By the mid 1980s, I found that one-of-a-kind tile installations were my most enjoyable, satisfying and lucrative pieces. I decided to phase out most of the other work I was doing. In addition to commissions, I presently produce extruded tile trim and simple raku bowls made in collaboration with my friend Amber Archer. I also make a line of press molded tiles that were originally developed for specific commissions.

I like commission work for many reasons. Mostly, I find it thrilling to see my work permanently installed in buildings, and I prefer working large. The mechanical and aesthetic problem-solving involved in installation work is challenging. Also, I'm happy knowing that a piece is sold before I start.

A commission starts when a client sees my work in a showroom, an installation or in my brochure. I keep color prints of my installations on hand, and send photos appropriate to each specific request, along with pricing and ordering information. After discussing the area to be tiled, the type of design wanted and taking fairly accurate measurements, I quote a price to the clients and let them know my terms. If they wish to continue, I do a scale rendering. Should they not want to continue after they see the drawing, they are charged $25 per hour for my time. I require a 50% deposit before I start a project. My wholesale prices start at $100 per square foot and go up, depending upon the complexity of the piece.

I don't always get to do the designs I would choose, but I usually have a lot of freedom within the constraints of each job. Sometimes clients' requests take my work to places I wasn't expecting; for example, they might have me juxtapose colors I wouldn't normally have put together. I find that exciting. I've been fortunate over the years to have had many clients who were brave enough to challenge me to do a piece unlike any I'd done before, instead of asking me to repeat what they'd seen. Once the design is accepted, my first task on any project is to take the final measurements, then to calculate pre-shrinkage measurements. I often work from blueprints, but prefer to take measurements myself whenever possible. I make cardboard templates of any curved surfaces and paper templates of any arches. I then draw a full-size cartoon on newsprint (roll ends purchased from a local newspaper publisher). The design is transferred to clay slabs by laying the cartoon on the clay and tracing over it with a pencil. Many jobs require plaster press molds to be made and special dies to be cut for extruded borders. Others require me to build forms to bend tiles over.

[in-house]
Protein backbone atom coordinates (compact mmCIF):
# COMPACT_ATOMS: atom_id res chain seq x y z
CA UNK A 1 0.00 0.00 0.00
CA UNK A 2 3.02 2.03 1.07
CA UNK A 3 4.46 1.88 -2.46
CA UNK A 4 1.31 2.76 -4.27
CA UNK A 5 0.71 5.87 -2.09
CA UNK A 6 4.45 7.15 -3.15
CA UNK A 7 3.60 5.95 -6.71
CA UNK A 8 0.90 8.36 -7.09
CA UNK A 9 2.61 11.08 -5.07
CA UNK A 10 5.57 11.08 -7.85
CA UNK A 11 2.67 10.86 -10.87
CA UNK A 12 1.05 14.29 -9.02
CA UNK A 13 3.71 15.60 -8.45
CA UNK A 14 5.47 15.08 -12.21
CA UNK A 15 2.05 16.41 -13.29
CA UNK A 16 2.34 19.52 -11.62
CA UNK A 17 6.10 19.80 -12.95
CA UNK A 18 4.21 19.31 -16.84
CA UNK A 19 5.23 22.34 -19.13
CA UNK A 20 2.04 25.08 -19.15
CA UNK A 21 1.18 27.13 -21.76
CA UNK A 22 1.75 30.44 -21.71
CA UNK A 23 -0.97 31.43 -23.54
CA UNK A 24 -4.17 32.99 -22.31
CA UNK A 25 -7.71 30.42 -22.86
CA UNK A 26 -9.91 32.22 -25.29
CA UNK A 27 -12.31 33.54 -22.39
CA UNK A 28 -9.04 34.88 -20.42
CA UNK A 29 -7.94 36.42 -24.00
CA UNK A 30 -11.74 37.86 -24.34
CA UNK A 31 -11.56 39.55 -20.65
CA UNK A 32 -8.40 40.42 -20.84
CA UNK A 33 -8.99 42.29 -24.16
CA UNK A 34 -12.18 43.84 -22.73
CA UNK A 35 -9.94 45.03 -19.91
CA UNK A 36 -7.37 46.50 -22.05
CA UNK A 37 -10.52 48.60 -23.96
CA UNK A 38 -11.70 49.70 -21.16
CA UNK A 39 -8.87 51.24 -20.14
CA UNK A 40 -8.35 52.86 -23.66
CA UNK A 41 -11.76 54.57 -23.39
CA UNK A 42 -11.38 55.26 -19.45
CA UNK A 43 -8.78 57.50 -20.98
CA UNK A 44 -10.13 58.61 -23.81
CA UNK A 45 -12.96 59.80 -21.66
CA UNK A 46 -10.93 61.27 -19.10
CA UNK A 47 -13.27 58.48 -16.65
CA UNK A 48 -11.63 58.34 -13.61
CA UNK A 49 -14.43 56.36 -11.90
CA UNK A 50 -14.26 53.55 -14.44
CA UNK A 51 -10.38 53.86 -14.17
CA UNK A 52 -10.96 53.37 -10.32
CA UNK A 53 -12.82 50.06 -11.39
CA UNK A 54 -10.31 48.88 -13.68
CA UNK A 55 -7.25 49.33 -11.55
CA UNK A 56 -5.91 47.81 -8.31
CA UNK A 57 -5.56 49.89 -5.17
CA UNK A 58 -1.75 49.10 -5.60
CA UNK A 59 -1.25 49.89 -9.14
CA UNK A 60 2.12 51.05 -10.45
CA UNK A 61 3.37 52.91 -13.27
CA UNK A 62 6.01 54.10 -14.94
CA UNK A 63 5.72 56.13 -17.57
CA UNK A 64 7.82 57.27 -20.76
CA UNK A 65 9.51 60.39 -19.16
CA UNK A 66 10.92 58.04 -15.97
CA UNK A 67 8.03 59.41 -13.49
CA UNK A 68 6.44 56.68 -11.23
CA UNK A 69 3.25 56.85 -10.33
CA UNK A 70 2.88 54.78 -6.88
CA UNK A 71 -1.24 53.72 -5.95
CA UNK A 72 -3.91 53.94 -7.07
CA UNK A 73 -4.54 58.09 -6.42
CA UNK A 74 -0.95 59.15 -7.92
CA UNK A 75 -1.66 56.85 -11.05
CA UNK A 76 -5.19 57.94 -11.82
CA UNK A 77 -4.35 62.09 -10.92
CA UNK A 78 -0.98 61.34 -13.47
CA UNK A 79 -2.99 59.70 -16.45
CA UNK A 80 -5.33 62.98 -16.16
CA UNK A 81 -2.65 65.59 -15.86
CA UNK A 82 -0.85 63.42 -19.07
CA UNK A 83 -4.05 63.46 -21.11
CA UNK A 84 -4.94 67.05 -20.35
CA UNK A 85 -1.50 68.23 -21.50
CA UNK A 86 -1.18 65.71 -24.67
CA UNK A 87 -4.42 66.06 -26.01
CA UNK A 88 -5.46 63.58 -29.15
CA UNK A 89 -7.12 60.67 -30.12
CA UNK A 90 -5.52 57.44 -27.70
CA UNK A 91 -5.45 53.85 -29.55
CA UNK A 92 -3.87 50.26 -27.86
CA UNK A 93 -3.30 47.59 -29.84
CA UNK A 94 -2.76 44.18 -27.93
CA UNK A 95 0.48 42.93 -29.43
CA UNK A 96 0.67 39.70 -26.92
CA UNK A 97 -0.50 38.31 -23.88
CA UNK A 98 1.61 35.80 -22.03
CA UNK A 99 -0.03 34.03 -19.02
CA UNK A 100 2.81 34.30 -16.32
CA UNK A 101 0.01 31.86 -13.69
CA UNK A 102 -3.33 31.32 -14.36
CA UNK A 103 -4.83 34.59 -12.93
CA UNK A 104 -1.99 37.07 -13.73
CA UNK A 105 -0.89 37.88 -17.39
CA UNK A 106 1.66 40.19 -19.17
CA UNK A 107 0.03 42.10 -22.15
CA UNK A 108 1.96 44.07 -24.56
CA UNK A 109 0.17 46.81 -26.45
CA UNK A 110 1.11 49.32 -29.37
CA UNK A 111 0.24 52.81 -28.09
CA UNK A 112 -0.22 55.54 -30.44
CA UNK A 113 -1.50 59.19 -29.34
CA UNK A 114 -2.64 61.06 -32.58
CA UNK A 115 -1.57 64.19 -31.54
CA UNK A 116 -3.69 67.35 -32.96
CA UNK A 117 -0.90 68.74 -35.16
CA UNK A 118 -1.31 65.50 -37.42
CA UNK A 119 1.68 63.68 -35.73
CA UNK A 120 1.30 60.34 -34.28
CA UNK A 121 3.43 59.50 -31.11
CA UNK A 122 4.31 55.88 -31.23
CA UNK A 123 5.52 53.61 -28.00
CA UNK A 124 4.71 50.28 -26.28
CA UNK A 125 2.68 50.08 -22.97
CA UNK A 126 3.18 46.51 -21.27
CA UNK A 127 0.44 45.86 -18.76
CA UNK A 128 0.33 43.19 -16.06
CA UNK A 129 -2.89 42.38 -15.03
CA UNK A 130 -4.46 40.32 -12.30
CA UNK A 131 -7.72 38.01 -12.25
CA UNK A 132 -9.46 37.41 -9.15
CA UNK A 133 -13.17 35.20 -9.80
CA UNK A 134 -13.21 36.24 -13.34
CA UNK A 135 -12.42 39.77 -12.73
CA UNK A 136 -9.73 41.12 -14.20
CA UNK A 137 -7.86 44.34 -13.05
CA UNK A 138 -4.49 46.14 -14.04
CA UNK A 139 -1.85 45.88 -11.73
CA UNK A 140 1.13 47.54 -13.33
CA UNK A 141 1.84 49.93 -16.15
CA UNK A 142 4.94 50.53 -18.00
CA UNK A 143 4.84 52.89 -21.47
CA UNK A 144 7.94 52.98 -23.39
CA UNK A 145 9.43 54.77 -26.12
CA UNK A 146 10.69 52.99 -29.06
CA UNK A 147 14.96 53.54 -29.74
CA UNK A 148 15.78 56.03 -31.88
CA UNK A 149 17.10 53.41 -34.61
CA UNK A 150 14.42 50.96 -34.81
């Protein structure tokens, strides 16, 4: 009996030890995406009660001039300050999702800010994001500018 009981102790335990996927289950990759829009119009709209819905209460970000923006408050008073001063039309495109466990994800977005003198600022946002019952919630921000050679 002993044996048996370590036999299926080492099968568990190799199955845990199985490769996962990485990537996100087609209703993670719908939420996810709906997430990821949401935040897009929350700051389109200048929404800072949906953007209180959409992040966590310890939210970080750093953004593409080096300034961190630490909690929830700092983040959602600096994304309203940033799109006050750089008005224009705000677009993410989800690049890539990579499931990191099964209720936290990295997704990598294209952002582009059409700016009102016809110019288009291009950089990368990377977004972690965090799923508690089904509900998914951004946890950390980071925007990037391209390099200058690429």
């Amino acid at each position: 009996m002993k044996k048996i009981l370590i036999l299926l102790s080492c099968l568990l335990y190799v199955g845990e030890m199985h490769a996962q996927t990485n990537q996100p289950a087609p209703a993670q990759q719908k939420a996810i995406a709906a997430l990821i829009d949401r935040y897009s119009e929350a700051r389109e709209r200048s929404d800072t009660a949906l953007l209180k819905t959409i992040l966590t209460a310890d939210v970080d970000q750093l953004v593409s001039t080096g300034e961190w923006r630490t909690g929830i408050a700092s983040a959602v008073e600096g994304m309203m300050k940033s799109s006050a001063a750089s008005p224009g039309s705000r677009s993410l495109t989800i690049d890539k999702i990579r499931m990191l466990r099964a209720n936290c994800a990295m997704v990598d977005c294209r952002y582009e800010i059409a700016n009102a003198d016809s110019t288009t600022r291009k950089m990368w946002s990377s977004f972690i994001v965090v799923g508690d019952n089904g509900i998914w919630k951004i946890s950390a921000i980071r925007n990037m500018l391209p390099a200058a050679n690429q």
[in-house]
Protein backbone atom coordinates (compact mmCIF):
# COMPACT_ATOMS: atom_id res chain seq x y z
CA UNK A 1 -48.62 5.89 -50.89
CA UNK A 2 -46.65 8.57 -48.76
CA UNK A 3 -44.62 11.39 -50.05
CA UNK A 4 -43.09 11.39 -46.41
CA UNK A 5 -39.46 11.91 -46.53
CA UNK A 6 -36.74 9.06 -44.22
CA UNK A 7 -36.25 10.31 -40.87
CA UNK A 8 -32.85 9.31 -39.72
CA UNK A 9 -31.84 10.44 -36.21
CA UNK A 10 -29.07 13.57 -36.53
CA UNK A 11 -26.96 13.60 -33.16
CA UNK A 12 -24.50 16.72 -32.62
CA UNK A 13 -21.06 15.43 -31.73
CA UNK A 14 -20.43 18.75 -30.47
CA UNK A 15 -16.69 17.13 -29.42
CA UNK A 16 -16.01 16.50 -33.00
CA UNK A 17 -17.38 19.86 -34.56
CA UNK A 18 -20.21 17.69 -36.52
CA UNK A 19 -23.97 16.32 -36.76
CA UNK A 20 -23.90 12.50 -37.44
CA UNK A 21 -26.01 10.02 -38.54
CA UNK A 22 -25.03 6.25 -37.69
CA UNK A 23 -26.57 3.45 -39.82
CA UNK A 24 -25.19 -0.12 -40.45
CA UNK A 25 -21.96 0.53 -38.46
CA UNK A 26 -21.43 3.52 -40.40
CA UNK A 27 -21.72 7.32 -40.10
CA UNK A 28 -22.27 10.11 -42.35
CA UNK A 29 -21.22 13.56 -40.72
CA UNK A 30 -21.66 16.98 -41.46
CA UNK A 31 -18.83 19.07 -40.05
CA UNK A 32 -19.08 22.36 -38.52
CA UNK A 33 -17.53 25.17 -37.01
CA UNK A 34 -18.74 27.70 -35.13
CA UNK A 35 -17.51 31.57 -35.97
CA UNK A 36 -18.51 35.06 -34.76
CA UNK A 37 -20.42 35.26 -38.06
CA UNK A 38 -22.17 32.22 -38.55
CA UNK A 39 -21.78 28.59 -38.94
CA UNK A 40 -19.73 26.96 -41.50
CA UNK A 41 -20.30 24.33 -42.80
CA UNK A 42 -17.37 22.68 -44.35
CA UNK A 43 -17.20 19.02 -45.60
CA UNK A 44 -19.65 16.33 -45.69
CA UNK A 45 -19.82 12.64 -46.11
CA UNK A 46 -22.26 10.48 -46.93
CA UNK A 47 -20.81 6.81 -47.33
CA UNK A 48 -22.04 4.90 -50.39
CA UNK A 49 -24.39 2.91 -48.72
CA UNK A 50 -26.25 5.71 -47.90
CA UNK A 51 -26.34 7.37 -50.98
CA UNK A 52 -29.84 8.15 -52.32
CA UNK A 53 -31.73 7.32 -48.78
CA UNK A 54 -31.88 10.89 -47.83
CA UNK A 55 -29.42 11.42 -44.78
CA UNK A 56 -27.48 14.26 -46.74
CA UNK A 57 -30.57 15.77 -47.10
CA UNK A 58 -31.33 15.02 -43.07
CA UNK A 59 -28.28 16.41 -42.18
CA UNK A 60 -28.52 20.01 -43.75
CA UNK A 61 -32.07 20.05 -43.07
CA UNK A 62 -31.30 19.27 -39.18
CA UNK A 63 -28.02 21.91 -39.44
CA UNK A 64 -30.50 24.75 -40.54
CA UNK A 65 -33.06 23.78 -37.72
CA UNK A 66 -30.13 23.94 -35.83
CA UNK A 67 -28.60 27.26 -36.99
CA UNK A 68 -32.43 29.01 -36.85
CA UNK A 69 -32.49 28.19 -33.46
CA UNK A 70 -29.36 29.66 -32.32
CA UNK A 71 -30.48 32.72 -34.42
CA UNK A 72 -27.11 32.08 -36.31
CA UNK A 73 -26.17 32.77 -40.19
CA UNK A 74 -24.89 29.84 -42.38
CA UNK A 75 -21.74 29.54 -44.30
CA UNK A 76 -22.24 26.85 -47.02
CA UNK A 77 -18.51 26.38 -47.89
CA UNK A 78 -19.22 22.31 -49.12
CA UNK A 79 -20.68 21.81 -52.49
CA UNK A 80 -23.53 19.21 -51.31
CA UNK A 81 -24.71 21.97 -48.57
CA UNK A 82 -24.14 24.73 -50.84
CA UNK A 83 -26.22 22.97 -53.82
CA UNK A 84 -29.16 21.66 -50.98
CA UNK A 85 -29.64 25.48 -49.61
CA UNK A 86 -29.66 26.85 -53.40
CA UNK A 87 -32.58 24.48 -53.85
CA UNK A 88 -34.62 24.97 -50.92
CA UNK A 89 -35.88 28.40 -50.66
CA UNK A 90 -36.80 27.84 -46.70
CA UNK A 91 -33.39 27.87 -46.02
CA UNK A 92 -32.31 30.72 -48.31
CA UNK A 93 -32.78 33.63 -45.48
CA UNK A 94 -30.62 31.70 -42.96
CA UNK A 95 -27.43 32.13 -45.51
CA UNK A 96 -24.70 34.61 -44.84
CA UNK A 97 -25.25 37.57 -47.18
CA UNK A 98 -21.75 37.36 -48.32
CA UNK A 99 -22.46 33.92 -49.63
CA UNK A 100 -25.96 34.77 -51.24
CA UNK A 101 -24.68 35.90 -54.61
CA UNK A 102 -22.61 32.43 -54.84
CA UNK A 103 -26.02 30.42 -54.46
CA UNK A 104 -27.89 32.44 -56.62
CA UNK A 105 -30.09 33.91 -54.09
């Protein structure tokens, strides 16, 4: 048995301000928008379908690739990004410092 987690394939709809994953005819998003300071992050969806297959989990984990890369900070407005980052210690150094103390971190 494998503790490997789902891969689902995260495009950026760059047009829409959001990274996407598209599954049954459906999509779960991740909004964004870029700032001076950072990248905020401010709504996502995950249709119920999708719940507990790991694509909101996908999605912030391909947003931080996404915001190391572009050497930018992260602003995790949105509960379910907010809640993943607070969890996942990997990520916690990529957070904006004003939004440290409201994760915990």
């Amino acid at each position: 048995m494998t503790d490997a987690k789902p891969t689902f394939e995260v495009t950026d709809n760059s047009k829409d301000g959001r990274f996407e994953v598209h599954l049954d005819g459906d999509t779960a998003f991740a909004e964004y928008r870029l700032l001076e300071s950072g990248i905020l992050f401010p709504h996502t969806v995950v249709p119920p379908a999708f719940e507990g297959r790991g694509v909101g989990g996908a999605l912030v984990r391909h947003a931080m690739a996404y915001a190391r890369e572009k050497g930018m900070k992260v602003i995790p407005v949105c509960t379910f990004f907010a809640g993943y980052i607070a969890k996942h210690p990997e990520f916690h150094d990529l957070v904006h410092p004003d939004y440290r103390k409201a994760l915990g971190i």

I usually brush damp tiles with slips made by watering down my clay body, and adding stains and a little frit. After bisque firing, I brush and spray a combination of commercial glazes and my transparent base glaze with stain additions. Most of my work is raku fired. I have been doing raku installations, including bathroom sinks, since 1979. I warn my clients beforehand that raku is delicate and not suited to all uses, but I have had no reports of a piece not holding up. I also have installed a raku sink in my own house to see how it wears.

The client is required to hire a professional tile setter. My time assisting the tile setter during installation is included in the original quote. I send detailed instructions with any work sent out of town. All of my tiles are numbered. For complex out-of-town installations, I travel to the site and assess my travel expenses separately.

I generally work in my studio five days a week, up to ten hours a day. I love my work and look forward to Monday mornings, but dislike those times when I am too busy and 1 have to work nights and weekends. My work and attitude suffer if I don't have time to hike, dance, travel and read.

I have two part-time assistants and cherish my few hours a week alone in the studio. Once I had three assistants and found I was becoming a ceramics administrator. I prefer to have my hands in clay. My assistants press mold, apply slips on repeating tiles, extrude trim, mix and spray glazes, and roll out slabs. This frees me to do the things I enjoy most: designing and laying out one-ofa-kind pieces, making molds and forms, firing kilns and organizing the flow of work through the studio.

I tend to worry more about being too busy than too slow. Watching friends' businesses grow big, I've noticed their stress levels grow too. For this reason I am always assessing how my business is going, and trying to make sure that it dovetails well with my life and my goals.